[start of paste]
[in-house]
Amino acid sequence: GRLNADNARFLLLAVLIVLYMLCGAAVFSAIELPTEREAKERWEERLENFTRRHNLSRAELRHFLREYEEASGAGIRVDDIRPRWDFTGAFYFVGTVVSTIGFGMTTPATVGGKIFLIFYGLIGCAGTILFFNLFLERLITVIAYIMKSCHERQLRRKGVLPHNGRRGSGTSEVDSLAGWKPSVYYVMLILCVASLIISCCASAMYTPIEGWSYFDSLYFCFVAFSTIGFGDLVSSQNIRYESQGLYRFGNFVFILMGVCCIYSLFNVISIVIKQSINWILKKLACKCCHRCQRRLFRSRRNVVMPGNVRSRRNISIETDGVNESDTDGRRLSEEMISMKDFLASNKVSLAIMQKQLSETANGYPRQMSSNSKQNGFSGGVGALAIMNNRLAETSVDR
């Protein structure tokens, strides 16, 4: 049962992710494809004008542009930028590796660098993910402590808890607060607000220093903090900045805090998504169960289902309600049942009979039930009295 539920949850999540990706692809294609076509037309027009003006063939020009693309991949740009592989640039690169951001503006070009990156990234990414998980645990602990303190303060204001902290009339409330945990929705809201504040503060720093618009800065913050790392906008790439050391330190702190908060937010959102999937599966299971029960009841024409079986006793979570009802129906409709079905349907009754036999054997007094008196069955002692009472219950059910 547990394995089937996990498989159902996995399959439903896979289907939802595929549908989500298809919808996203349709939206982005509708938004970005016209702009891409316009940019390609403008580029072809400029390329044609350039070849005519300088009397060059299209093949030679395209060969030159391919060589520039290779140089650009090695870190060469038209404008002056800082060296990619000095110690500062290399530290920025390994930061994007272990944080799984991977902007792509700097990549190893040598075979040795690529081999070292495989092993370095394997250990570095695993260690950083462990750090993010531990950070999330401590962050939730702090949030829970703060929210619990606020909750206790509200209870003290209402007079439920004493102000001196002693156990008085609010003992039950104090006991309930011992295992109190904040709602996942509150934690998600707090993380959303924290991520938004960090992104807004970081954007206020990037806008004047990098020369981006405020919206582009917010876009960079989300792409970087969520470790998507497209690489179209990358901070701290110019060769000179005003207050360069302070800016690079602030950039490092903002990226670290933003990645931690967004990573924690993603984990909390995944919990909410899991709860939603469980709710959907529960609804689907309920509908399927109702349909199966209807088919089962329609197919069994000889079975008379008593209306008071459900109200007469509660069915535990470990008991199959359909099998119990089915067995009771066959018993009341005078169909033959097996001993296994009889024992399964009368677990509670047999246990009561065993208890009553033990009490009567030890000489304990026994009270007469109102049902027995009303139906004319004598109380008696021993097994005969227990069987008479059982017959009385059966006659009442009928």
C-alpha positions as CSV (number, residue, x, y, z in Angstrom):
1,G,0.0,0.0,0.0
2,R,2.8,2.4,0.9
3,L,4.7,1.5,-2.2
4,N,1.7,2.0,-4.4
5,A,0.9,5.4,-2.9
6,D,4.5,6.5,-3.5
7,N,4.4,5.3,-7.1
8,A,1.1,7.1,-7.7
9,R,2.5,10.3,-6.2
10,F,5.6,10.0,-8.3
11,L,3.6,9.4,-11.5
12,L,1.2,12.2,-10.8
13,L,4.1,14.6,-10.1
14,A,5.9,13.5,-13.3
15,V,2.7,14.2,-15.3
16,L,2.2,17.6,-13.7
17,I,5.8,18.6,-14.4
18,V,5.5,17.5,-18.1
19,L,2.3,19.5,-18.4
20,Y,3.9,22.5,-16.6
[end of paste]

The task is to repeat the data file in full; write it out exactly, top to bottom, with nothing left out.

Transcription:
[in-house]
Amino acid sequence: GRLNADNARFLLLAVLIVLYMLCGAAVFSAIELPTEREAKERWEERLENFTRRHNLSRAELRHFLREYEEASGAGIRVDDIRPRWDFTGAFYFVGTVVSTIGFGMTTPATVGGKIFLIFYGLIGCAGTILFFNLFLERLITVIAYIMKSCHERQLRRKGVLPHNGRRGSGTSEVDSLAGWKPSVYYVMLILCVASLIISCCASAMYTPIEGWSYFDSLYFCFVAFSTIGFGDLVSSQNIRYESQGLYRFGNFVFILMGVCCIYSLFNVISIVIKQSINWILKKLACKCCHRCQRRLFRSRRNVVMPGNVRSRRNISIETDGVNESDTDGRRLSEEMISMKDFLASNKVSLAIMQKQLSETANGYPRQMSSNSKQNGFSGGVGALAIMNNRLAETSVDR
């Protein structure tokens, strides 16, 4: 049962992710494809004008542009930028590796660098993910402590808890607060607000220093903090900045805090998504169960289902309600049942009979039930009295 539920949850999540990706692809294609076509037309027009003006063939020009693309991949740009592989640039690169951001503006070009990156990234990414998980645990602990303190303060204001902290009339409330945990929705809201504040503060720093618009800065913050790392906008790439050391330190702190908060937010959102999937599966299971029960009841024409079986006793979570009802129906409709079905349907009754036999054997007094008196069955002692009472219950059910 547990394995089937996990498989159902996995399959439903896979289907939802595929549908989500298809919808996203349709939206982005509708938004970005016209702009891409316009940019390609403008580029072809400029390329044609350039070849005519300088009397060059299209093949030679395209060969030159391919060589520039290779140089650009090695870190060469038209404008002056800082060296990619000095110690500062290399530290920025390994930061994007272990944080799984991977902007792509700097990549190893040598075979040795690529081999070292495989092993370095394997250990570095695993260690950083462990750090993010531990950070999330401590962050939730702090949030829970703060929210619990606020909750206790509200209870003290209402007079439920004493102000001196002693156990008085609010003992039950104090006991309930011992295992109190904040709602996942509150934690998600707090993380959303924290991520938004960090992104807004970081954007206020990037806008004047990098020369981006405020919206582009917010876009960079989300792409970087969520470790998507497209690489179209990358901070701290110019060769000179005003207050360069302070800016690079602030950039490092903002990226670290933003990645931690967004990573924690993603984990909390995944919990909410899991709860939603469980709710959907529960609804689907309920509908399927109702349909199966209807088919089962329609197919069994000889079975008379008593209306008071459900109200007469509660069915535990470990008991199959359909099998119990089915067995009771066959018993009341005078169909033959097996001993296994009889024992399964009368677990509670047999246990009561065993208890009553033990009490009567030890000489304990026994009270007469109102049902027995009303139906004319004598109380008696021993097994005969227990069987008479059982017959009385059966006659009442009928």
C-alpha positions as CSV (number, residue, x, y, z in Angstrom):
1,G,0.0,0.0,0.0
2,R,2.8,2.4,0.9
3,L,4.7,1.5,-2.2
4,N,1.7,2.0,-4.4
5,A,0.9,5.4,-2.9
6,D,4.5,6.5,-3.5
7,N,4.4,5.3,-7.1
8,A,1.1,7.1,-7.7
9,R,2.5,10.3,-6.2
10,F,5.6,10.0,-8.3
11,L,3.6,9.4,-11.5
12,L,1.2,12.2,-10.8
13,L,4.1,14.6,-10.1
14,A,5.9,13.5,-13.3
15,V,2.7,14.2,-15.3
16,L,2.2,17.6,-13.7
17,I,5.8,18.6,-14.4
18,V,5.5,17.5,-18.1
19,L,2.3,19.5,-18.4
20,Y,3.9,22.5,-16.6